Liquitex Blended Fibers, $12.99 U.S. (are not even metric) for 237 ml - compare quantities and deceptive pricingArt supplies are expensive. Most will last long enough to justify purchases, and much of the time you get what you pay for, but some items are ridiculously overpriced. Keeping material costs down is essential so they aren’t reflected in the final price, but quality should never be compromised. Still, there are ways to get around any dilemma, and there are alternatives for everything.

When I started the Zen Garden series ten years ago using modeling paste and textured gels, jars were about $15 for 250 ml. Since then I’ve experimented with various unusual materials, and shopped everywhere to compare prices. It’s still more economical to purchase brand-name products in larger quantities – if you can find them. There are some fun mediums available now too, like gel with tiny glass beads in it. Prices for art supplies do not seem to waver over time in either Canada or the U.S., so I reserve the brand-name mediums to sculpt the rocks and highest quality paints do the finishing touches. Here I’ll share a few of the trade secrets I’ve discovered over the years, and you can create your own Zen garden painting.

Textured paint is the best base for Zen Garden mixtureAs a base for the raked sand mixture, it’s worth purchasing a large 2 gallon (7.58 L) pail of textured paint. I purchased Behrs at Home Depot in Canada, and it looks like Ralph Loren has the market cornered in the States. Watered-down drywall plaster can be used also, but I recommend attention to how heavy the piece may be when it’s finished. Mix in copious quantities of white glue, large containers of white or light-colored acrylic craft paints, and anything water-based that will extend the liquid mixture and bind well with the dry ingredients. Sand, even popcorn kernals and/or rice can be added for texture. Other objects can be incorporated too…just use your imagination. For example, and this is my most valuable secret, unscented kitty litter from the dollar store, the non-absorbant kind, looks exactly like tiny stones and is light in weight.

Zen Garden details: applying mixture with a knife, sculpting rows

Zen Garden 09 details: applying mixture with a knife, sculpting rows

Highest quality materials are reserved for finishing surfaces and sculpting rocksThe mixture can be put in a ziplock bag with one corner cut out, but I discovered that it’s more efficient – however messy – to spread small portions out onto the surface with a knife and hand-mold it. Keep a wet cloth handy to wipe your hands and the utensil often.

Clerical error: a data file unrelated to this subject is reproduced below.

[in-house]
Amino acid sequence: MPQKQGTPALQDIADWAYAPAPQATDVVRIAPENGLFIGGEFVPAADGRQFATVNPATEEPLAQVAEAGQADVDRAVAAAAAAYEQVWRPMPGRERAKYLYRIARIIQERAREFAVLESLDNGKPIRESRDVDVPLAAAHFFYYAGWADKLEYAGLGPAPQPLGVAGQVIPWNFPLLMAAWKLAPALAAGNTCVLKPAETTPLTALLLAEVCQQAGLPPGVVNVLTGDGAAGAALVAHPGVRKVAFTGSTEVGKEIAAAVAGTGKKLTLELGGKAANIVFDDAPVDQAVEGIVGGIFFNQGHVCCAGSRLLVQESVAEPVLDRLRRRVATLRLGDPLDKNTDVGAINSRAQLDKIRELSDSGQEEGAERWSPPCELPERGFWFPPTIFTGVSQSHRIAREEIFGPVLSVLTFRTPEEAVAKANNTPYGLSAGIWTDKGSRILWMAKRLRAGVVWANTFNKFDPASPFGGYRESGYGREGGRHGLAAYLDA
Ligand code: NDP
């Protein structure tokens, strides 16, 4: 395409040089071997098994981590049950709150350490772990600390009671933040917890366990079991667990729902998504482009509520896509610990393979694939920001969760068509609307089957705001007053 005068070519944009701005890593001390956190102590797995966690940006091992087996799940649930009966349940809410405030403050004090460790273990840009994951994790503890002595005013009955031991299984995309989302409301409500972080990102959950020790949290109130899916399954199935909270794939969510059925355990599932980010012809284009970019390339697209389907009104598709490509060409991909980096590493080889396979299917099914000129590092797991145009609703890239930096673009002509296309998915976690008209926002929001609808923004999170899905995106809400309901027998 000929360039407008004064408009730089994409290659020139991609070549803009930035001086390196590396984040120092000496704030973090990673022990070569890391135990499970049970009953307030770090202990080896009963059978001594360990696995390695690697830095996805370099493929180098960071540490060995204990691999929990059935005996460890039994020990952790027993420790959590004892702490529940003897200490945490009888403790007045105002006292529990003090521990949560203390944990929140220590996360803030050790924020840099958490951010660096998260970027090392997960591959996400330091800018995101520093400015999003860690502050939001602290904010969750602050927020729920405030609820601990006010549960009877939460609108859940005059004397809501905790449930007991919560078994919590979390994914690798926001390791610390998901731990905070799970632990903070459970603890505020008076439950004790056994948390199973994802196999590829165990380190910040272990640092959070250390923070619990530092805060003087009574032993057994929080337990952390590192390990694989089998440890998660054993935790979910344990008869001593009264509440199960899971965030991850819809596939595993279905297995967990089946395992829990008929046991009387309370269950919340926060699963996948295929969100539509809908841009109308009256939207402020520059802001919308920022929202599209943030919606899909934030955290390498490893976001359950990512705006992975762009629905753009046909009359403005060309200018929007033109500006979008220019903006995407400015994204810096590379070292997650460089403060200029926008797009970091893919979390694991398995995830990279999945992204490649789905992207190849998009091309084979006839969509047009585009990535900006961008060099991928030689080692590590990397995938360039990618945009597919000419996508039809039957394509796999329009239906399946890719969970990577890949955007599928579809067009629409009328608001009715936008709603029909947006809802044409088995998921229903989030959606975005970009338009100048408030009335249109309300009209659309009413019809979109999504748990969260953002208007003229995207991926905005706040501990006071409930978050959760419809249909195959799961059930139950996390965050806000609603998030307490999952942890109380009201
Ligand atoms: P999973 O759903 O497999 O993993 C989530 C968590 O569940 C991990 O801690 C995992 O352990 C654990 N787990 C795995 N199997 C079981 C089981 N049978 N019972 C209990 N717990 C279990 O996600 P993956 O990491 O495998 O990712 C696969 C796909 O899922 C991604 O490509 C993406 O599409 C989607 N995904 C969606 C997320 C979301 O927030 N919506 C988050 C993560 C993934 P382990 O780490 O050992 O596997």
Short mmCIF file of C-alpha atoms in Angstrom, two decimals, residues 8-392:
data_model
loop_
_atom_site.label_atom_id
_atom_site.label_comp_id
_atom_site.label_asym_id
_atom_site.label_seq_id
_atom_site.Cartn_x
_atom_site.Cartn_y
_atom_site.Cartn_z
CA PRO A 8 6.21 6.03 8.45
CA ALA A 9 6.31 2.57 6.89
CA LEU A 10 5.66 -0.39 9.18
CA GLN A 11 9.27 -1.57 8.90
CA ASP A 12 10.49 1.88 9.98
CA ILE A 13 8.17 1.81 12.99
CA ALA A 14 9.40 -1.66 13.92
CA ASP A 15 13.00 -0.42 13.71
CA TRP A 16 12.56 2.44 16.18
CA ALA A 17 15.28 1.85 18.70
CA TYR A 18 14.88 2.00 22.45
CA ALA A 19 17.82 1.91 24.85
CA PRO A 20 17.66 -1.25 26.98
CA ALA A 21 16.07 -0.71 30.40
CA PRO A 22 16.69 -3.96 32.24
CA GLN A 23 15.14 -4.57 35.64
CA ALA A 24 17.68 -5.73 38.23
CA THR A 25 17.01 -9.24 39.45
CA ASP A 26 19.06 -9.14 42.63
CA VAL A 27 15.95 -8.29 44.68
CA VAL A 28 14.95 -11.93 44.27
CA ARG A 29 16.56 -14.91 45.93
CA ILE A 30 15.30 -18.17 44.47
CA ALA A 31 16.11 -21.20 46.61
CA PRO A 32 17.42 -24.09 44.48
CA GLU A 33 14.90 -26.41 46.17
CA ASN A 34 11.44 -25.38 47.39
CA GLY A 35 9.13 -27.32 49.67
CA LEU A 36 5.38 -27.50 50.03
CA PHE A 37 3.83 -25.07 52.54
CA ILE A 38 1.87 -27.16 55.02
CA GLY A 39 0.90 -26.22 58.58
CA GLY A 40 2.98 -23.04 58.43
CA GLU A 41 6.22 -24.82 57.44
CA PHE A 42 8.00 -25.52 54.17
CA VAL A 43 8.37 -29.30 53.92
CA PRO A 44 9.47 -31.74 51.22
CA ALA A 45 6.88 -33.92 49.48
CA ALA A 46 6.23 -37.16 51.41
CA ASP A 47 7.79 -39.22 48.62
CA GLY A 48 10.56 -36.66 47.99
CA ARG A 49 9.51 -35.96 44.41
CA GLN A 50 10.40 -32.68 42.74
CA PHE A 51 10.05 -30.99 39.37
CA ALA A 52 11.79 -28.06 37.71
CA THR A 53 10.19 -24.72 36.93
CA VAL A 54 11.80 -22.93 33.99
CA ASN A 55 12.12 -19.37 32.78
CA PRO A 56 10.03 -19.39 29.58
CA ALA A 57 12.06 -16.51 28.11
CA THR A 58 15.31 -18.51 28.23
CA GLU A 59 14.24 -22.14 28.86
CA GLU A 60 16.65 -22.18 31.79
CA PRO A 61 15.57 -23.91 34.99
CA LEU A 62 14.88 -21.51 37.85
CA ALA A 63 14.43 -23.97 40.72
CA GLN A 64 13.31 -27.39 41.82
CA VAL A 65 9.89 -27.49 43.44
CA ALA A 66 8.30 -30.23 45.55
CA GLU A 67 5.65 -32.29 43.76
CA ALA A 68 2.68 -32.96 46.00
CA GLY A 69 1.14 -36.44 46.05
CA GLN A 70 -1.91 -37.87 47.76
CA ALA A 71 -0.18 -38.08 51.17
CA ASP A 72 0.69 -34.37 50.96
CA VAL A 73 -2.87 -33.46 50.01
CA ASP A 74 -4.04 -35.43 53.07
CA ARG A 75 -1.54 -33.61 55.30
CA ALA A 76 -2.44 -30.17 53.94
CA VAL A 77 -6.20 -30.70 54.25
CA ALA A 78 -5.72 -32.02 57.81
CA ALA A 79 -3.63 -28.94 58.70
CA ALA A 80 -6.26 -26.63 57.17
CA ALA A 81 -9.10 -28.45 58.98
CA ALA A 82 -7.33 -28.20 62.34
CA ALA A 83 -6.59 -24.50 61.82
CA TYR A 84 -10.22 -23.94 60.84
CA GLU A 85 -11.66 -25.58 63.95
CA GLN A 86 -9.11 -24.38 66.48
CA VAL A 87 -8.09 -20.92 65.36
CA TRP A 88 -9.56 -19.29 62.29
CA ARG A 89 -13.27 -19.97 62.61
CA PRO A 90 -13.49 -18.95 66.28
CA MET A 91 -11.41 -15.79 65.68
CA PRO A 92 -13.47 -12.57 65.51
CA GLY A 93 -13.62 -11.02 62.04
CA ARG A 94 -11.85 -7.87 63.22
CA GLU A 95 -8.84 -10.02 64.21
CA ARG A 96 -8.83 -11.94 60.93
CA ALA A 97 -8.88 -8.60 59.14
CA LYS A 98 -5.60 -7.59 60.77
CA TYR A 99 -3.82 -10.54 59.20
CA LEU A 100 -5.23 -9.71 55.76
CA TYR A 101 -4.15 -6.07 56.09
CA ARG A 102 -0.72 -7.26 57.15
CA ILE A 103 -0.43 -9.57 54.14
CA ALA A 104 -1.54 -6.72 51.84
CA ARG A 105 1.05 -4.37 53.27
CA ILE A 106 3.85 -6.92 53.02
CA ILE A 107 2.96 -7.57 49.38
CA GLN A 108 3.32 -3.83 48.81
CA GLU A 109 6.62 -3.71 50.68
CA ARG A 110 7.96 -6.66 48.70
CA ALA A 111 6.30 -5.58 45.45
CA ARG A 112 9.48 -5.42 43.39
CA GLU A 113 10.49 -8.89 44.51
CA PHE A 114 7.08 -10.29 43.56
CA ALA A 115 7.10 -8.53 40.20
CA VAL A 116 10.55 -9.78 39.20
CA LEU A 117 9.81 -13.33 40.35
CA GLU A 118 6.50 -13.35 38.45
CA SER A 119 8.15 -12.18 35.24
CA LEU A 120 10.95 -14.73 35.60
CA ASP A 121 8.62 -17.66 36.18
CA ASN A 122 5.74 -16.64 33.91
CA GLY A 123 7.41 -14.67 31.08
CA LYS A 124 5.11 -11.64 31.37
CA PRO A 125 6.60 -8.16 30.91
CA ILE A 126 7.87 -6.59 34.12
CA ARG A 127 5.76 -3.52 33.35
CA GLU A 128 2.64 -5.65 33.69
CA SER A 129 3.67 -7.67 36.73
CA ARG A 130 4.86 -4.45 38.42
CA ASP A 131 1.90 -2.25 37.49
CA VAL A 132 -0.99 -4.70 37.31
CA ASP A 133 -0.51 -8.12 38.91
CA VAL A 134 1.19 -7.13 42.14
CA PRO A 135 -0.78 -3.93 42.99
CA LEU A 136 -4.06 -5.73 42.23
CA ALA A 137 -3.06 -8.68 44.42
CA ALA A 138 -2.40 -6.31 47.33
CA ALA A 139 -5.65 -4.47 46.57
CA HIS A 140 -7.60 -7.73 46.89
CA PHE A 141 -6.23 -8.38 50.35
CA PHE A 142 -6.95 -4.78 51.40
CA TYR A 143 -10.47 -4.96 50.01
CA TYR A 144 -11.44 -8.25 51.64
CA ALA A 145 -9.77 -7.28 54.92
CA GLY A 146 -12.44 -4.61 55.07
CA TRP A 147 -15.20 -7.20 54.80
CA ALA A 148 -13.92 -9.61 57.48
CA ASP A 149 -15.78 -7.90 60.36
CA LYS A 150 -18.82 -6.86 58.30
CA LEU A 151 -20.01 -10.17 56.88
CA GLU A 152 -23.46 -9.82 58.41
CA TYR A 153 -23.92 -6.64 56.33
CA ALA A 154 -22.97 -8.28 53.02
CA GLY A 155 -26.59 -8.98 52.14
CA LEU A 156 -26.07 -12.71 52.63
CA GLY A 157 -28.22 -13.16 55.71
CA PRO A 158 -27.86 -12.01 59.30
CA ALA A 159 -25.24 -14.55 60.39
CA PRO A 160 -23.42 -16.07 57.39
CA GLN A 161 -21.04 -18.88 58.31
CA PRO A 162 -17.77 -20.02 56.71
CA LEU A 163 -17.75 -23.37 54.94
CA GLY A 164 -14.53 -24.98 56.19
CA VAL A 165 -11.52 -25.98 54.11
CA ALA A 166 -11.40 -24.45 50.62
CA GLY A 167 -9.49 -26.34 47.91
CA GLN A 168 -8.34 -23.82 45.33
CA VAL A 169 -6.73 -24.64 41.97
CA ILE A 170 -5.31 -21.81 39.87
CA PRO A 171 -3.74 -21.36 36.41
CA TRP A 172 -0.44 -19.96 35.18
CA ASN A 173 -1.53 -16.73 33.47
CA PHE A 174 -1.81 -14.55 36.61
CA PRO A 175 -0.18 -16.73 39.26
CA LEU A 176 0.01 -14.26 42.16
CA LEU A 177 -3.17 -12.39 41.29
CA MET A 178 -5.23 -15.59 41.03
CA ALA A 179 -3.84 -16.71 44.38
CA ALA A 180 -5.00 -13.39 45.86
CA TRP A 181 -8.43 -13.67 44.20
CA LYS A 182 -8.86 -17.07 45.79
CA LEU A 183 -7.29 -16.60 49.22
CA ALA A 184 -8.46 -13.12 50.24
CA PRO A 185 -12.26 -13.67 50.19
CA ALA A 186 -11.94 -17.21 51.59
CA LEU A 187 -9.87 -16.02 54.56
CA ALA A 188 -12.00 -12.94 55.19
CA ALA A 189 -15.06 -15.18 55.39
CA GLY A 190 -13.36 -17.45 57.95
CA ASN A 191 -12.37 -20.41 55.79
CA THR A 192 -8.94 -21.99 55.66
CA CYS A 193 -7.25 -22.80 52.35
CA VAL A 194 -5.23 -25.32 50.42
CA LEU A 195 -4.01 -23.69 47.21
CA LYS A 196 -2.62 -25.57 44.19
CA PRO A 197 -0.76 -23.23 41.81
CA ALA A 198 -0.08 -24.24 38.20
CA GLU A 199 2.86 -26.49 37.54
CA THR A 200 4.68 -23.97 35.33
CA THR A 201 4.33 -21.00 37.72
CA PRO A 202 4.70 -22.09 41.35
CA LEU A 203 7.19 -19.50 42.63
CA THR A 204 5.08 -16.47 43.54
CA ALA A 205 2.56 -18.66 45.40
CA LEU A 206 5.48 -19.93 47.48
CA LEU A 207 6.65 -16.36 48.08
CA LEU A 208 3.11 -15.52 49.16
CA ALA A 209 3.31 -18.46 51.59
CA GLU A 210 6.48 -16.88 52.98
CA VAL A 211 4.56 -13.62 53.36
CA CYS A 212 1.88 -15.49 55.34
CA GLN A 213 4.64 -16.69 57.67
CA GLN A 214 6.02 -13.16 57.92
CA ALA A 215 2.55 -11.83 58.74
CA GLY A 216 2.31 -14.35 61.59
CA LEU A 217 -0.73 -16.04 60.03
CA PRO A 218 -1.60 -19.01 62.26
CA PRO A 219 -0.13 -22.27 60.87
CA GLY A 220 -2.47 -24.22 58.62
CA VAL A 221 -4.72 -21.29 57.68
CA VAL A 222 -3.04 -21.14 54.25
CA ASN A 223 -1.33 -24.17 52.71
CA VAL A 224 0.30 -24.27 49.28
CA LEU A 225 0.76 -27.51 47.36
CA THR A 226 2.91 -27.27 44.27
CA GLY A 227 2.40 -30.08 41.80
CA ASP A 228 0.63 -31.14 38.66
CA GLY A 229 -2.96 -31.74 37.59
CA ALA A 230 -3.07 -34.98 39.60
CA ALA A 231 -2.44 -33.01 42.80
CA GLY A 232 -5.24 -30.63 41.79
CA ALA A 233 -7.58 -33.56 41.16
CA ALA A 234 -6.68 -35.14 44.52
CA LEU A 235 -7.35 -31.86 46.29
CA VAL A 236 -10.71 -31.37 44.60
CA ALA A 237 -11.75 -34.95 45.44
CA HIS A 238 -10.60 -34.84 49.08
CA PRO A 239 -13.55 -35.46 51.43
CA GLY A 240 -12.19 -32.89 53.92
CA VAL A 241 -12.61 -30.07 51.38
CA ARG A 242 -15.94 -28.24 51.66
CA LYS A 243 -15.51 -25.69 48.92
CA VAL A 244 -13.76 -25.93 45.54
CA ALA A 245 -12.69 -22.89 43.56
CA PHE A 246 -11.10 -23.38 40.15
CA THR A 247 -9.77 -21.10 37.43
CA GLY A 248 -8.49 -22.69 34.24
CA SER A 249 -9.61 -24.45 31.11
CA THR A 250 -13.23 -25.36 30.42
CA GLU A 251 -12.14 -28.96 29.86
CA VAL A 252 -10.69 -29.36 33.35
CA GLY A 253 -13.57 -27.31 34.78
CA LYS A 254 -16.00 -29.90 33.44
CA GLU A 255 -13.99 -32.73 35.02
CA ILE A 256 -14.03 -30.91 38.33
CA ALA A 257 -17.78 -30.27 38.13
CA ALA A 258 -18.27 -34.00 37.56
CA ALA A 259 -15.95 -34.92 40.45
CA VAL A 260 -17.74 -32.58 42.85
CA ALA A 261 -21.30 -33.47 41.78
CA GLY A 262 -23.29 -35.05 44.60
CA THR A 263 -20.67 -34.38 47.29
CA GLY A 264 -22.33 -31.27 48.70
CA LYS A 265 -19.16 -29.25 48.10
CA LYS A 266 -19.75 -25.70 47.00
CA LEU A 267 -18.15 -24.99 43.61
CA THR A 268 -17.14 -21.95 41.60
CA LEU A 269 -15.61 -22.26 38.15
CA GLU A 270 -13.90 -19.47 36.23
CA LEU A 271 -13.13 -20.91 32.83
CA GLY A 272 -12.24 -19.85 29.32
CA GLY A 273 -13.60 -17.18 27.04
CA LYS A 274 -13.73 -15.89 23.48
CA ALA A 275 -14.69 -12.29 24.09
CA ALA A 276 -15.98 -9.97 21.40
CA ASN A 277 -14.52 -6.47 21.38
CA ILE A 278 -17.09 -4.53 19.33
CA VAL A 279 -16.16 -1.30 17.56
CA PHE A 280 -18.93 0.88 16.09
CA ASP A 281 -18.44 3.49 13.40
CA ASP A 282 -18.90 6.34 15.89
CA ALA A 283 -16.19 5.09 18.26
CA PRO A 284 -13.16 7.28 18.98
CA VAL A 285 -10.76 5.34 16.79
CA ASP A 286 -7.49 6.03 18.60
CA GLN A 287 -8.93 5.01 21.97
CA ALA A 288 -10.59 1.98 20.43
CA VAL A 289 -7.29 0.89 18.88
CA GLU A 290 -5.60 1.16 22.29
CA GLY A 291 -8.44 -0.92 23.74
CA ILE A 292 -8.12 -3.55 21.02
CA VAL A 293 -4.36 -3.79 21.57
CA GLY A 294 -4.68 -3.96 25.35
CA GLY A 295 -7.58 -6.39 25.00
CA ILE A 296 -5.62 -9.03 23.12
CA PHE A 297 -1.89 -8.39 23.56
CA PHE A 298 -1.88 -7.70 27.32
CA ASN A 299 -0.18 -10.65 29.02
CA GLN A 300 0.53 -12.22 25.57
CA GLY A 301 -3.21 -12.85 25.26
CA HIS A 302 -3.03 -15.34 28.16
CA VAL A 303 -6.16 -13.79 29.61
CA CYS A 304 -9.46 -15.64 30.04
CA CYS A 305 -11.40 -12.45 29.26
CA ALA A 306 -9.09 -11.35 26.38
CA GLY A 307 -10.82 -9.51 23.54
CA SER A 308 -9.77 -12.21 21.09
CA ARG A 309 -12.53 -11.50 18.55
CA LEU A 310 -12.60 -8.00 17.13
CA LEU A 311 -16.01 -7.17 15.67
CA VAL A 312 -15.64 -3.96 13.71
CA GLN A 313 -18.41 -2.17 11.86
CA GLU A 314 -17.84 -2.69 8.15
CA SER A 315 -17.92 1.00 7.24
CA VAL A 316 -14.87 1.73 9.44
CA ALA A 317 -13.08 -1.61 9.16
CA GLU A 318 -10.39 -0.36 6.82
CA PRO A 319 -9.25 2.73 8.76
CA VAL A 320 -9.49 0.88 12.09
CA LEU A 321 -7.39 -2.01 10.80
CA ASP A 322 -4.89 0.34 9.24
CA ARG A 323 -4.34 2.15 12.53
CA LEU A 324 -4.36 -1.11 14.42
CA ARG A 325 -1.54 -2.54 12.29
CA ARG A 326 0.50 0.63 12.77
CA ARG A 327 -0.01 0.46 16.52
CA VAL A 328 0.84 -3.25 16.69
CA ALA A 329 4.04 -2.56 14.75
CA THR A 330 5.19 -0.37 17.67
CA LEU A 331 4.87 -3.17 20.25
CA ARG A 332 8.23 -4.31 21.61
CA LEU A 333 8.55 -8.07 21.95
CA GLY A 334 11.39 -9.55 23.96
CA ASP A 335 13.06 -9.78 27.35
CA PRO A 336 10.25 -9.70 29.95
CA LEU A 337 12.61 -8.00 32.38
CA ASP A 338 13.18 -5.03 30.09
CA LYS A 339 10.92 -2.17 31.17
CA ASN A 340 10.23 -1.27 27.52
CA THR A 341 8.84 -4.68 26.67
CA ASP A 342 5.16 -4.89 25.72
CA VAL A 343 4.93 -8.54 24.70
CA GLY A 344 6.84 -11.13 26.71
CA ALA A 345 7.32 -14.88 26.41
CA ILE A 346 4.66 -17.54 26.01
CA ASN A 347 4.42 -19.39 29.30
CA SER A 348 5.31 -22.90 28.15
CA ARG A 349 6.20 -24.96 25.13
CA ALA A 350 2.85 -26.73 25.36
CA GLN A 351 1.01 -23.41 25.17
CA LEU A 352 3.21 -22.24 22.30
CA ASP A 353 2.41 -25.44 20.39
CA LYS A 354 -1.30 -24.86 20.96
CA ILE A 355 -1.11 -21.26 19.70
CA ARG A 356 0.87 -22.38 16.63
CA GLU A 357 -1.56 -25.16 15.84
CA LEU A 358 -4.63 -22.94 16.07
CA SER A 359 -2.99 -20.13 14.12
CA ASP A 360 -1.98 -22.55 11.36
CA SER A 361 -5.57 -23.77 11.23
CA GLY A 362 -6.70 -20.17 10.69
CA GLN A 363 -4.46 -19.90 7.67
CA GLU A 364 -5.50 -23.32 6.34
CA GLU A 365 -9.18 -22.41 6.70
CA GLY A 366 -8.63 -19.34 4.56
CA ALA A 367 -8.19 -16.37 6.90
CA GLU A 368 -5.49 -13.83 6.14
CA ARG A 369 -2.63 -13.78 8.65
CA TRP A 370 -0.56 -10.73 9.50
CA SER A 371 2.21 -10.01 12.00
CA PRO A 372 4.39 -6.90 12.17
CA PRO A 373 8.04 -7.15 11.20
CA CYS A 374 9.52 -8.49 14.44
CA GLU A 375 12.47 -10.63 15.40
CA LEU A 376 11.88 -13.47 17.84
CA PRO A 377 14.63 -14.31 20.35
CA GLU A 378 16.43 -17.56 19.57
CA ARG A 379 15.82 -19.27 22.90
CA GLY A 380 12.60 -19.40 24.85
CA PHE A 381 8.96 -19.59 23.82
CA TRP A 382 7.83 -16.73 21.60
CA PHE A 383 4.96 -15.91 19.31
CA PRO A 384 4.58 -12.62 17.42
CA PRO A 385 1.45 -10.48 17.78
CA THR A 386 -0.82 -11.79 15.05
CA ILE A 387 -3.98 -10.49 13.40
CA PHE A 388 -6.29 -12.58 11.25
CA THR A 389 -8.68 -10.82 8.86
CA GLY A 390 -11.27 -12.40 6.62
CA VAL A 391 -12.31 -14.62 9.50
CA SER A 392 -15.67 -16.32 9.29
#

Drywall plaster makes nice-looking rocks, plus it cracks well for a parched-earth look, use sparingly because of added weight. Wood filler is a lighter alternative, much less expensive than professional brand gels and mediums. Modeling pastes do not lend well to sanding or carving when dry, but wood filler can be sanded and re-shaped. Wood filler costs about $6 US for 32 ozAlso, if it dries out completely, chop it up, add water then seal the container for a day or so. This is where you can experiment with whatever helps acheive 3D effects. Art, craft, hardware, department stores and dollar stores carry generic brand basics, so it’s worth researching and shopping around.
When it’s all dry, rocks and other details are outlined and painted with pure colors, then all covered with a coat of primer. The colors are all reapplied to further enhance rocks, then brushed white, skimming across the entire surface. This process is repeated until you are pleased with the results by a final coat of white with remnants of the layers of colors poking through underneath. As far as acrylic paints, you do get what you pay for, but price differences are mostly due to pigment quality and viscosity, which, until final stages is not really an issue. Inexpensive acrylic craft paints are perfect as a filler (only).

Apply lots of watered-down colors, choosing the light source from the start, making rocks look real and more 3DZen Garden #10, above and left is already quite heavy, so about 1/4 of it will be painted rocks, keeping the sand patterns to a minimum. There is enough mixture that could dry out if it’s not used right away, plus it’s great to make multiples while all the mess, materials and utensils and are out, so I’m doing two simultaneously. There may even be enough for 3!

The necessity of work, especially if it’s at home, seems less like a chore if you dangle some kind of carrot for yourself every day. Sometimes having too much to do is more exhilarating than exhausting. Each day, though work as an artist can be considered by others as play, the energy, motivation and circumstances are unpredictable..  It takes self-discipline  to find a way to go with the flow and still get work done. The good thing about this occupation is that it is flexible in every way. The creative compulsion seeps into every other activity, and there is almost no way to not add a little something extra.